MARTIN LUTHER KING by James Donald McKee


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The chief feature of this book is a complete dossier on King's activities combatting segregation and advancing voting rights; it is much too superficial to satisfy as biography. Although it touches upon the conflicts he faced in later years--over black power and the violation of non-violence, over Vietnam vis a vis reform--and suggests that he was less than successful in the Northern cities, it does not probe the issues and situations involved; neither does it convey the personality of King as a young man. Unfortunately, the Lerone Bennett, Jr. biography, which does tell What Manner of Man he was, stops in 1964, and Clayton, even as updated, is not as thorough as this. Not the inside story nor especially empathic but well-informed on the public figure.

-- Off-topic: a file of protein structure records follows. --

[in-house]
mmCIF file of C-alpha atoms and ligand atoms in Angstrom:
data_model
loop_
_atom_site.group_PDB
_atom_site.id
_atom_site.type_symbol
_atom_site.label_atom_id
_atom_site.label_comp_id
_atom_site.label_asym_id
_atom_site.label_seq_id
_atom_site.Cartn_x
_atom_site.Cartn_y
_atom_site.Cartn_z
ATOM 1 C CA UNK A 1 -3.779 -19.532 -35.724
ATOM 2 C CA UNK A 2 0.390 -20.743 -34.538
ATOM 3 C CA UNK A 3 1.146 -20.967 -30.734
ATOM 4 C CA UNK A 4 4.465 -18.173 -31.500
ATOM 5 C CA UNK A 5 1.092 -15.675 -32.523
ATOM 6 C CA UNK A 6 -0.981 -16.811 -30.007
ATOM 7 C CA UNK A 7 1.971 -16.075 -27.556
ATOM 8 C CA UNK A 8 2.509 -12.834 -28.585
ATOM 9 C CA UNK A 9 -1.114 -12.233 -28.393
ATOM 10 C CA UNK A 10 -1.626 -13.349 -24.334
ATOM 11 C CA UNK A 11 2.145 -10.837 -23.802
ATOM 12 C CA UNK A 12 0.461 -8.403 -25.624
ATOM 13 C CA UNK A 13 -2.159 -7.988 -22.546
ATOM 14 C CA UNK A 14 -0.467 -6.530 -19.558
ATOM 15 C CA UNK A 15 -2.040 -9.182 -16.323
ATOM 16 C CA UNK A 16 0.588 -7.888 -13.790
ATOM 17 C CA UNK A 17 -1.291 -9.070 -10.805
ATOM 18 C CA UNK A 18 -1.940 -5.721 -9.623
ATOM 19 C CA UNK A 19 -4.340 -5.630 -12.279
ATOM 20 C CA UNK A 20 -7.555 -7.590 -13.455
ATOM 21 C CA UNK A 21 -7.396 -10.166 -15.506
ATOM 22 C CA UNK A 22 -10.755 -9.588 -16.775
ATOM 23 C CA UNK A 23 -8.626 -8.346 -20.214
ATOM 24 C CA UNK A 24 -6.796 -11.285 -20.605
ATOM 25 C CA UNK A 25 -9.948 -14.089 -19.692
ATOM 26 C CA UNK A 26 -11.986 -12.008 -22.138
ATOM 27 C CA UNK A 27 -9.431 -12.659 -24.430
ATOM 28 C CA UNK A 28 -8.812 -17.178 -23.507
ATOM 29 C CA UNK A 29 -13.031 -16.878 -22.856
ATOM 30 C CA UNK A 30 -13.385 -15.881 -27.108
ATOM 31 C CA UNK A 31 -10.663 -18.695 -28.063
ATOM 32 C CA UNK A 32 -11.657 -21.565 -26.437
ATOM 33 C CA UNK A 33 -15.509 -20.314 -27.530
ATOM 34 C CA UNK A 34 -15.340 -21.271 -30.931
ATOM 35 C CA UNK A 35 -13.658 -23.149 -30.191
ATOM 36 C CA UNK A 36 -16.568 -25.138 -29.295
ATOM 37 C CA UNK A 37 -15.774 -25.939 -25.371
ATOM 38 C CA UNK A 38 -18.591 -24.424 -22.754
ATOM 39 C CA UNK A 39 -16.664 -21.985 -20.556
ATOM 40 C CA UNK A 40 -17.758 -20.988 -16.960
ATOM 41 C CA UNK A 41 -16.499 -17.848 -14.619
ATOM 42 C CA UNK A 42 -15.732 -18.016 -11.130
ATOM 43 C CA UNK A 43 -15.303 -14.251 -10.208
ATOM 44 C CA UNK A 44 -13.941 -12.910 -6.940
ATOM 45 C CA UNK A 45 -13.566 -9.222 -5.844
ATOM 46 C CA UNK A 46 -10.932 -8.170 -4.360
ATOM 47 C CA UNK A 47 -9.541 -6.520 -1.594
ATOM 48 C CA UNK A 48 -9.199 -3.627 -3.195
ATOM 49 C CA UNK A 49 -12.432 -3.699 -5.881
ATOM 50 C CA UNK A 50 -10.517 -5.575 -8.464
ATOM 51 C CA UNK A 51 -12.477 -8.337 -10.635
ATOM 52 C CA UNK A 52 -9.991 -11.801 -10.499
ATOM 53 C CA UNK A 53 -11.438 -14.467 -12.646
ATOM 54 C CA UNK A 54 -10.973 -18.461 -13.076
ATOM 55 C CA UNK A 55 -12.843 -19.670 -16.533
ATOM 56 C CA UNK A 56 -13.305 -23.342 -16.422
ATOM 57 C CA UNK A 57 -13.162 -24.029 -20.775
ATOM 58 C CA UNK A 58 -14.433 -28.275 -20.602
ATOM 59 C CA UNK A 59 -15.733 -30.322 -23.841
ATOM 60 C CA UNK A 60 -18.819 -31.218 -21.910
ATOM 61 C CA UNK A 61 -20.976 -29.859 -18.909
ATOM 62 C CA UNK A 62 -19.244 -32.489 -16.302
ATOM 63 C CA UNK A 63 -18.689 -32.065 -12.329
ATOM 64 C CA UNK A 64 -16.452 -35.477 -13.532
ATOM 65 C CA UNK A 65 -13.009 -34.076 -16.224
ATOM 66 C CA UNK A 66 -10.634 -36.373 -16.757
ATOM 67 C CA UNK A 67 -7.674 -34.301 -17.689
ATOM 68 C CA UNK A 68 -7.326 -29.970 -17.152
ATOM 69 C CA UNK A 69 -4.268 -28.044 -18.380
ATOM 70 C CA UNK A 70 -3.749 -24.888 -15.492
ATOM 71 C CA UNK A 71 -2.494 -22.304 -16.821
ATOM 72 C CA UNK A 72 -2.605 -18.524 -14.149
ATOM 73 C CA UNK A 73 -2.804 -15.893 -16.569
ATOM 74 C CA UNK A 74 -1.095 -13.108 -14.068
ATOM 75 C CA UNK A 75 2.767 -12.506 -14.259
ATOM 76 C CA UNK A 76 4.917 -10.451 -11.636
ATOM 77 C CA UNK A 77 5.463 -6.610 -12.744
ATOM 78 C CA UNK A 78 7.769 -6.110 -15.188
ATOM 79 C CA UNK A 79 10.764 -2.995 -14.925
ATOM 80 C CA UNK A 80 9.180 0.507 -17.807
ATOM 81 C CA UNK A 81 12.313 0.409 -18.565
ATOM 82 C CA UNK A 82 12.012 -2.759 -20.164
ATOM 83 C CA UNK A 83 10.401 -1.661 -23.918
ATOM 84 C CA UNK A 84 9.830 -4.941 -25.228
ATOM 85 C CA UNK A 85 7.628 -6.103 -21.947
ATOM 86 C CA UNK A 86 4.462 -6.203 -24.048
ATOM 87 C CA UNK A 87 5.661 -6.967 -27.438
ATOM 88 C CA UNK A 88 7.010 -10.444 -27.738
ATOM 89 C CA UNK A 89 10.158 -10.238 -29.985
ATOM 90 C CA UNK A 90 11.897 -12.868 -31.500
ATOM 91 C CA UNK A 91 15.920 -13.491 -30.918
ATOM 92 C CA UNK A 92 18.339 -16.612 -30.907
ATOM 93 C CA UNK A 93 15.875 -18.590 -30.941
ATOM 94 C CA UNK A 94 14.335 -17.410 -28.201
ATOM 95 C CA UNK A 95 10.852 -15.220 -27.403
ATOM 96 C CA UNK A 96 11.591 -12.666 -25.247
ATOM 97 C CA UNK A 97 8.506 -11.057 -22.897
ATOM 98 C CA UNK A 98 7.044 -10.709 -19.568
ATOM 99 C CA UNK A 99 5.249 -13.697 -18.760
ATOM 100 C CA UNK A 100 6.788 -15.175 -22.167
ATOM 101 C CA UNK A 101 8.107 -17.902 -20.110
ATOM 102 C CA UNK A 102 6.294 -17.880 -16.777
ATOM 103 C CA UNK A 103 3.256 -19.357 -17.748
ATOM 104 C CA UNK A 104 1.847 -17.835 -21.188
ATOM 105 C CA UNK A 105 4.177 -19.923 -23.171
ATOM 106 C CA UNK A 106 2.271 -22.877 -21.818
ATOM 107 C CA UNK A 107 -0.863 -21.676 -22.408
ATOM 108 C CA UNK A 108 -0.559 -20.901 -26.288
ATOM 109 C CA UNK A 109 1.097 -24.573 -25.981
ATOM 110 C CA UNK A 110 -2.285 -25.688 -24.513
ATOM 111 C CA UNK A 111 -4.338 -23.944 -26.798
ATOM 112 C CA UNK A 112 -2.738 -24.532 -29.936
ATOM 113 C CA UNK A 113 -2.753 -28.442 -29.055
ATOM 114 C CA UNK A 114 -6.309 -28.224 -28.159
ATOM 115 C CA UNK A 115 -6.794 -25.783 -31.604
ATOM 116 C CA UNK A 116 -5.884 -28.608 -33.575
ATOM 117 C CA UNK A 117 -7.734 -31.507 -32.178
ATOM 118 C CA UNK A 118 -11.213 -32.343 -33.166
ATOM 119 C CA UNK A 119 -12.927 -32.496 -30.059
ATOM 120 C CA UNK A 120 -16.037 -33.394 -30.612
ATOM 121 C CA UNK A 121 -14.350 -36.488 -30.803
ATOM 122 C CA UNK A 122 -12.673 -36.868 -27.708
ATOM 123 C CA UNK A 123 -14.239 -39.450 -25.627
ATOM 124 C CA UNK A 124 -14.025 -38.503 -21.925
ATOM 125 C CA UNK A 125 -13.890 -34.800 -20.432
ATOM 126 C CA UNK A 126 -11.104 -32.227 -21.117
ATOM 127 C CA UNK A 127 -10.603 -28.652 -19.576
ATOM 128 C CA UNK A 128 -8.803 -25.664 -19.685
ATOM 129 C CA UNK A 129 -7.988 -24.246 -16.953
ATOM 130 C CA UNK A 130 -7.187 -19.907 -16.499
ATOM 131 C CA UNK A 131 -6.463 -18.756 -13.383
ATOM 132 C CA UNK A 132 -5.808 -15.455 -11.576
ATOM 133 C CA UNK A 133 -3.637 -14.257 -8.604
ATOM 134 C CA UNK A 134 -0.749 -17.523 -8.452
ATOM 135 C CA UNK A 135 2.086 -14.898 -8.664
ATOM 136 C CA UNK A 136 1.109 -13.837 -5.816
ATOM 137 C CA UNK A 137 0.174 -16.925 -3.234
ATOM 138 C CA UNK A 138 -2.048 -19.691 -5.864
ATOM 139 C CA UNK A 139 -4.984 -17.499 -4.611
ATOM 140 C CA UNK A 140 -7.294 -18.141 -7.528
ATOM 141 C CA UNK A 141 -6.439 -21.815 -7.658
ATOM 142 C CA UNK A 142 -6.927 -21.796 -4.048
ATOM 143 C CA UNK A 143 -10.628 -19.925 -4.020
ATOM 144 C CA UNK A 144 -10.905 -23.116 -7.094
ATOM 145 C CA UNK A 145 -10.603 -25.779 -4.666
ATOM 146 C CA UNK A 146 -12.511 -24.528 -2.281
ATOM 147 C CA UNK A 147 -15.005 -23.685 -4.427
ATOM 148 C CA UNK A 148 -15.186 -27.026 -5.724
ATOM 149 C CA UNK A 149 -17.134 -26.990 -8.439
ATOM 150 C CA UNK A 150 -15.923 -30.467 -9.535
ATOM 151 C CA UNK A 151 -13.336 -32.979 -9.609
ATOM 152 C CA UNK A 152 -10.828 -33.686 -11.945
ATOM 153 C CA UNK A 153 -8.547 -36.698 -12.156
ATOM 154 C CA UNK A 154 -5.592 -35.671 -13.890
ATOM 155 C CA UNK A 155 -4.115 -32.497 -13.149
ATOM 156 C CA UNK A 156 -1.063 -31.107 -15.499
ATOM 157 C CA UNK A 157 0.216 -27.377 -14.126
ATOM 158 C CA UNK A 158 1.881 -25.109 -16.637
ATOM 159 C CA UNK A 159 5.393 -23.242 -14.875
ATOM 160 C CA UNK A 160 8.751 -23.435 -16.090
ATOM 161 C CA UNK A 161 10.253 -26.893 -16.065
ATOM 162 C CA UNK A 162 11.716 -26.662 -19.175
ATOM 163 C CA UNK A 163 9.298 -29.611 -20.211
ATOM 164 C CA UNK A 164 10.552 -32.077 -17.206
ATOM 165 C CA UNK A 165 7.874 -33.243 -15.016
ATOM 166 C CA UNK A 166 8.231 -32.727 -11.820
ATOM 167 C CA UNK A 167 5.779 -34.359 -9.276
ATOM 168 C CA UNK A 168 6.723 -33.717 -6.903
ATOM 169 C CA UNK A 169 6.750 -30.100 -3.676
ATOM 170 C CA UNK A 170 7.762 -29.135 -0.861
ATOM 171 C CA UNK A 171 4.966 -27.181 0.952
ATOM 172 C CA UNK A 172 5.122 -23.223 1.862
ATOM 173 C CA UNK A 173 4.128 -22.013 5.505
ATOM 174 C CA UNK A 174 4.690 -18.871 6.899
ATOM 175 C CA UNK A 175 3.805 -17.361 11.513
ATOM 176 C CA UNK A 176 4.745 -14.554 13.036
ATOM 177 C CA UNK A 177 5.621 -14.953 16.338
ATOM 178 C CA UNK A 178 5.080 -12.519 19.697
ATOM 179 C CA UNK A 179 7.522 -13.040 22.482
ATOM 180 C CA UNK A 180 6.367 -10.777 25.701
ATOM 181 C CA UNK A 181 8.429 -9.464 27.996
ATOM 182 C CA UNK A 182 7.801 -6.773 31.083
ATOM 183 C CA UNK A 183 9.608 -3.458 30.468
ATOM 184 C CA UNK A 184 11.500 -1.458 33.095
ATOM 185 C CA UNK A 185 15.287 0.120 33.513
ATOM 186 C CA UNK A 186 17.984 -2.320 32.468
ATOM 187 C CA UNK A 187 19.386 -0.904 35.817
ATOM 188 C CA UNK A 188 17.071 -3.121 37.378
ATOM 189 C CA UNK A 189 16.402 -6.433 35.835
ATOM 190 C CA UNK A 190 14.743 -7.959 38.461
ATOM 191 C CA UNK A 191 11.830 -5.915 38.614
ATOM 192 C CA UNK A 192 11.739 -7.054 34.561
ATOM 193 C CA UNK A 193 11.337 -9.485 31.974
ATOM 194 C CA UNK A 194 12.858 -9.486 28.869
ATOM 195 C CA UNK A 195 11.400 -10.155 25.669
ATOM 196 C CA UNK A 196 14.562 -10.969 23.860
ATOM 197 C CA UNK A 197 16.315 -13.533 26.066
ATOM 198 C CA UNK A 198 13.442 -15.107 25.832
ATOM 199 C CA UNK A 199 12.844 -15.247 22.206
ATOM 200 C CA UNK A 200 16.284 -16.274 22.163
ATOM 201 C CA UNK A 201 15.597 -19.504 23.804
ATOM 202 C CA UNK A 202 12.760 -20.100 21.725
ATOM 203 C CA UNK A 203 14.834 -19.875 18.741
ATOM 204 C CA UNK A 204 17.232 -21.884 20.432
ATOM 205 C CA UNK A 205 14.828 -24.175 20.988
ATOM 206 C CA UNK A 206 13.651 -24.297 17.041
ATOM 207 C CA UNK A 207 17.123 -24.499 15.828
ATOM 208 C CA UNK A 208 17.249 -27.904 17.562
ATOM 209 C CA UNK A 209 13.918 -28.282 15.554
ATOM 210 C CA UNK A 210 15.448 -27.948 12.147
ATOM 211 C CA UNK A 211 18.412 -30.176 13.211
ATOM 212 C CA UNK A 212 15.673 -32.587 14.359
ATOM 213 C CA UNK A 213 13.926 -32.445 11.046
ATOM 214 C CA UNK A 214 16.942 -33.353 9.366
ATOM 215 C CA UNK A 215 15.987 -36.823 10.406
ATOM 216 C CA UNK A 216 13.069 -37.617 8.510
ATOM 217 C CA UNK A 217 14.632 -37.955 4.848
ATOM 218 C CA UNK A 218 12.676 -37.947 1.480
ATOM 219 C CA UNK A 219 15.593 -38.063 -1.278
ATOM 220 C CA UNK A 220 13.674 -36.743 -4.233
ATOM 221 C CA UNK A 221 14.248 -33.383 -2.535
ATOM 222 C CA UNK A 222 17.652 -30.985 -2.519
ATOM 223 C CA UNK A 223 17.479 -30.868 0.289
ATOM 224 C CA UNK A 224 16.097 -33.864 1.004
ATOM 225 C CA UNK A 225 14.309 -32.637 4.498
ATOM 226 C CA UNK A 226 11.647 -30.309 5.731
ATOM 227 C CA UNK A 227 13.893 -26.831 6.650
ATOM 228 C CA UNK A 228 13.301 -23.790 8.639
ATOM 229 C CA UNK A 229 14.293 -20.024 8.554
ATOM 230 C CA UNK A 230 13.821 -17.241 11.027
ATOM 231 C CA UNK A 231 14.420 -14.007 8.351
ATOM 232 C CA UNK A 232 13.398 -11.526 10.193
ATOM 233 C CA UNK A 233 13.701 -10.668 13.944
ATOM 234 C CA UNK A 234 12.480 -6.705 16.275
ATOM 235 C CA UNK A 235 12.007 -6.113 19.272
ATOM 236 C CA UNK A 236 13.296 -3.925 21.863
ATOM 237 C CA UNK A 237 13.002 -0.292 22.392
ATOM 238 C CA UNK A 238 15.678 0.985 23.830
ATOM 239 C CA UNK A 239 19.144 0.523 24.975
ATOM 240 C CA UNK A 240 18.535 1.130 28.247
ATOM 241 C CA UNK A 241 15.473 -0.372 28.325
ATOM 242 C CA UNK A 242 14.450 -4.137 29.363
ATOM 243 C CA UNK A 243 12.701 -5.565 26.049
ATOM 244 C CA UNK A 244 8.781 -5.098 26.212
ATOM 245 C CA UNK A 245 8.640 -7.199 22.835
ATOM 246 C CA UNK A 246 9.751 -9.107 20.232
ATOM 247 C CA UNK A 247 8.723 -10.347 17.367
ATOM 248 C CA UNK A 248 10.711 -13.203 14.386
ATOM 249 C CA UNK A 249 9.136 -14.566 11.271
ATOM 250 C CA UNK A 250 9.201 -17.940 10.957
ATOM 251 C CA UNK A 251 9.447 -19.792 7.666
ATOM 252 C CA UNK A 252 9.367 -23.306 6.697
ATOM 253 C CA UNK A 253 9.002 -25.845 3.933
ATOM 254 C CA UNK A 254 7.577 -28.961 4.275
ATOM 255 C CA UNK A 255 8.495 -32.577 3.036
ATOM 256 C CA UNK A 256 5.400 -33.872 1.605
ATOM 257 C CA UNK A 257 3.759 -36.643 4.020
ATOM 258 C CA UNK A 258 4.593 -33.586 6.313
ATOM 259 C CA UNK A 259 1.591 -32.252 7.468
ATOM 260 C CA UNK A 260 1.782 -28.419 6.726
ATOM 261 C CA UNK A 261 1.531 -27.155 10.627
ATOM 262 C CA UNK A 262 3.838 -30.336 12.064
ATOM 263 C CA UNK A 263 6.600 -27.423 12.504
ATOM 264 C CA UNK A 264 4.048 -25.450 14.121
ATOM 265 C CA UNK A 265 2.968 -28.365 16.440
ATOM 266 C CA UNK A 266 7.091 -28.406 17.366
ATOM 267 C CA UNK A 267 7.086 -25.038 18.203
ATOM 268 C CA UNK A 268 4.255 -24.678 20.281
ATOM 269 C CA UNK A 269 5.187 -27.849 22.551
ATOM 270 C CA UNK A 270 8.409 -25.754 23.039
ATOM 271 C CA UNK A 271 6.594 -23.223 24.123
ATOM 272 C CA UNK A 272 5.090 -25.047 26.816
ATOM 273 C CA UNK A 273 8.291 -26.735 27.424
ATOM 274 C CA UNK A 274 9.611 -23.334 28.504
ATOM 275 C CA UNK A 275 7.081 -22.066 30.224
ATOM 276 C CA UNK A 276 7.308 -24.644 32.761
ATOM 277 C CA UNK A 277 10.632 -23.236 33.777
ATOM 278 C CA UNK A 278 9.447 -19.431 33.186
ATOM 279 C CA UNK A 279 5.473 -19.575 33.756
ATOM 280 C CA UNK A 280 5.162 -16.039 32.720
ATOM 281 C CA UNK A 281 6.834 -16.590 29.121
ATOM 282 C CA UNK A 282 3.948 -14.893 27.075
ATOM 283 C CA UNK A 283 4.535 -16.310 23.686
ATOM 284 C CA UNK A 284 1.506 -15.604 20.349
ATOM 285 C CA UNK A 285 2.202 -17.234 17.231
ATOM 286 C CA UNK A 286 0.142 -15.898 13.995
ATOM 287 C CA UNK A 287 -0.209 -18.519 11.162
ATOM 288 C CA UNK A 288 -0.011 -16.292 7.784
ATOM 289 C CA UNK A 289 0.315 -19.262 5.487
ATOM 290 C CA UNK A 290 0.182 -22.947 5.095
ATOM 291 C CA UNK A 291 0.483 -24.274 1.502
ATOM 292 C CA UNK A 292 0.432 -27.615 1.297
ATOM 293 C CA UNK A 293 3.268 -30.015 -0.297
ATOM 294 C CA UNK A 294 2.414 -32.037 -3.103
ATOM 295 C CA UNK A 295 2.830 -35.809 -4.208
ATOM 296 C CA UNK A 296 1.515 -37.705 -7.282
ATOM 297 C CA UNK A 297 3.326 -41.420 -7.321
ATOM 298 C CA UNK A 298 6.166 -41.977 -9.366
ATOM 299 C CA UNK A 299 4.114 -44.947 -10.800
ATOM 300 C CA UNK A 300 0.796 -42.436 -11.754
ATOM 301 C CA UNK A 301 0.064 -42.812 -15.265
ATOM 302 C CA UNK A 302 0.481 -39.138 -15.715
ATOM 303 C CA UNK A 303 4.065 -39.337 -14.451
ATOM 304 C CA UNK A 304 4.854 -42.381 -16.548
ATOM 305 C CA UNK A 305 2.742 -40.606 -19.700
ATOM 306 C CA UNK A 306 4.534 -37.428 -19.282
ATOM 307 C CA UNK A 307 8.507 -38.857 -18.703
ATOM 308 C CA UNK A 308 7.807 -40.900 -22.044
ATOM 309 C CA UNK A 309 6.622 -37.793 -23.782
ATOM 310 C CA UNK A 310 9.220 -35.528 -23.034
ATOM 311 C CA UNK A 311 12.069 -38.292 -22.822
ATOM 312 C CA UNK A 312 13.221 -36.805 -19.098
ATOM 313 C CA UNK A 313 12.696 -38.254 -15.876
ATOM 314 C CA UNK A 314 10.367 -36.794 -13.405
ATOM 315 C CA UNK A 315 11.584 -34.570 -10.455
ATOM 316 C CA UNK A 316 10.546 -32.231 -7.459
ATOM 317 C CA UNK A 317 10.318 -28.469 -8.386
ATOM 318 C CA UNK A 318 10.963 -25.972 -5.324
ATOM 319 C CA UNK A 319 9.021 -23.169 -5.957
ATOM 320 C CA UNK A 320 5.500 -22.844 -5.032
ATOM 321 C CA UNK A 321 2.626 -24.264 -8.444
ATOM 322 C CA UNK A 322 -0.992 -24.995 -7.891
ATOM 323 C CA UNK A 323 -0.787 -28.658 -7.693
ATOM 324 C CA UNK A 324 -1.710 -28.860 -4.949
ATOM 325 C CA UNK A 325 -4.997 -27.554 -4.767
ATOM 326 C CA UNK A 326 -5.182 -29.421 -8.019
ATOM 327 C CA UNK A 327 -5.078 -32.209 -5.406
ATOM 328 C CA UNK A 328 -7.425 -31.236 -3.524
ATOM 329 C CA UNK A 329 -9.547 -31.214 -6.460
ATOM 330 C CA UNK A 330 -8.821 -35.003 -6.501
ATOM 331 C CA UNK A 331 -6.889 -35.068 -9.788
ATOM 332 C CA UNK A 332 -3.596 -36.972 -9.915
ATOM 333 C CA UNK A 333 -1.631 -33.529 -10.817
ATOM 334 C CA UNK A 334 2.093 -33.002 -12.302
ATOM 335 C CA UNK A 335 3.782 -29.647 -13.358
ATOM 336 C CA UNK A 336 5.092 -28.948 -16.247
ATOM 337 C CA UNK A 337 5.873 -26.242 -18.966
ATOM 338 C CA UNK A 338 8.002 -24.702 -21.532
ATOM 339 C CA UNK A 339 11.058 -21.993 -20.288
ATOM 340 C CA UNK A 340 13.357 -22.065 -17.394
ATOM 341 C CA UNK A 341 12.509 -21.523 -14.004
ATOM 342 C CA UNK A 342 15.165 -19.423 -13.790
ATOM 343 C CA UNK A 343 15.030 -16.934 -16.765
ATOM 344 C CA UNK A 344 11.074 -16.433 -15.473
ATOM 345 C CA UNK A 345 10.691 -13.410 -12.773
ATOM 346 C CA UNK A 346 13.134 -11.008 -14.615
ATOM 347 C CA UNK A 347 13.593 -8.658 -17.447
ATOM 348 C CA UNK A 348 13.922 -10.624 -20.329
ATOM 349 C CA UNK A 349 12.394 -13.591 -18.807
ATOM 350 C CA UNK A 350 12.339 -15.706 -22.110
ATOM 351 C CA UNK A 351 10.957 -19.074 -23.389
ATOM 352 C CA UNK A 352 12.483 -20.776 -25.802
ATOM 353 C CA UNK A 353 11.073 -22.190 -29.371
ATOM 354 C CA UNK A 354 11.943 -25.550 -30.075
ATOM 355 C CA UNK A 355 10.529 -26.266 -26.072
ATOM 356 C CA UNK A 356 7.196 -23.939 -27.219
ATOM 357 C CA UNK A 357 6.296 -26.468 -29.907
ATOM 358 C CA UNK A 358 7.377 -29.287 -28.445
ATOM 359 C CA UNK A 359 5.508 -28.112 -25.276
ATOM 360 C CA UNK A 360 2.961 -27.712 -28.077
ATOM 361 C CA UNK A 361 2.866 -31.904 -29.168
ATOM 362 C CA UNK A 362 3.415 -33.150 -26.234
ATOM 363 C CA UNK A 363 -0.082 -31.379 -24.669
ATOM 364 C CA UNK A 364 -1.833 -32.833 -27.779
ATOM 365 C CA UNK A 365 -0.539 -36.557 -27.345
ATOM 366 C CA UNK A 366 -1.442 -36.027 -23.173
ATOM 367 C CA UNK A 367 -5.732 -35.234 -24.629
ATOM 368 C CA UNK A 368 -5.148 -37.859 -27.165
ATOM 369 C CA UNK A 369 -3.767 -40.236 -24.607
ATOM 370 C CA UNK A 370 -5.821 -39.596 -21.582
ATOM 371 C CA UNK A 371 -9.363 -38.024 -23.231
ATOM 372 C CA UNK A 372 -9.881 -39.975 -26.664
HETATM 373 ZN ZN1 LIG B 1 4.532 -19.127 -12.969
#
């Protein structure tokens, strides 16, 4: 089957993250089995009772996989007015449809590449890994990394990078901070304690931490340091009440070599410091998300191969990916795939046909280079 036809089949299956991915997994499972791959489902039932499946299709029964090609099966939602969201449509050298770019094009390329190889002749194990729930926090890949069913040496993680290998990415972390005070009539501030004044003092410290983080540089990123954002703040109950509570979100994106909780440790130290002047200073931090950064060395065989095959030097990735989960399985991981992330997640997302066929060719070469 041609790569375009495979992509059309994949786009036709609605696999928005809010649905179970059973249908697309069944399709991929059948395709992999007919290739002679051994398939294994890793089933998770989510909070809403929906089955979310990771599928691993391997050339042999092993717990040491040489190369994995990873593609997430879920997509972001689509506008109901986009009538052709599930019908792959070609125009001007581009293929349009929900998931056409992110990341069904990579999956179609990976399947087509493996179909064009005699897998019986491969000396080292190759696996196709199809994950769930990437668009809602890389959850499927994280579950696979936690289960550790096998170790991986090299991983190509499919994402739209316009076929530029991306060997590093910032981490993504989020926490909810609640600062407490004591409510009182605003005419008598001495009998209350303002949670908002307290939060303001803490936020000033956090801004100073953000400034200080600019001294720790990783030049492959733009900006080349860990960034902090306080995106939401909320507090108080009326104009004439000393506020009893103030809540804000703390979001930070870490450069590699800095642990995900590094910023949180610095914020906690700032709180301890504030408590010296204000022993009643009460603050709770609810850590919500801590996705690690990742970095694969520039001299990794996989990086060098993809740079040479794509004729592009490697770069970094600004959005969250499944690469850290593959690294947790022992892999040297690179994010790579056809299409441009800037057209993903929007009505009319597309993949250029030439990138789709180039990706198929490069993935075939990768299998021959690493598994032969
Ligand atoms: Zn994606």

Pub Date: Feb. 1st, 1969
Publisher: Putnam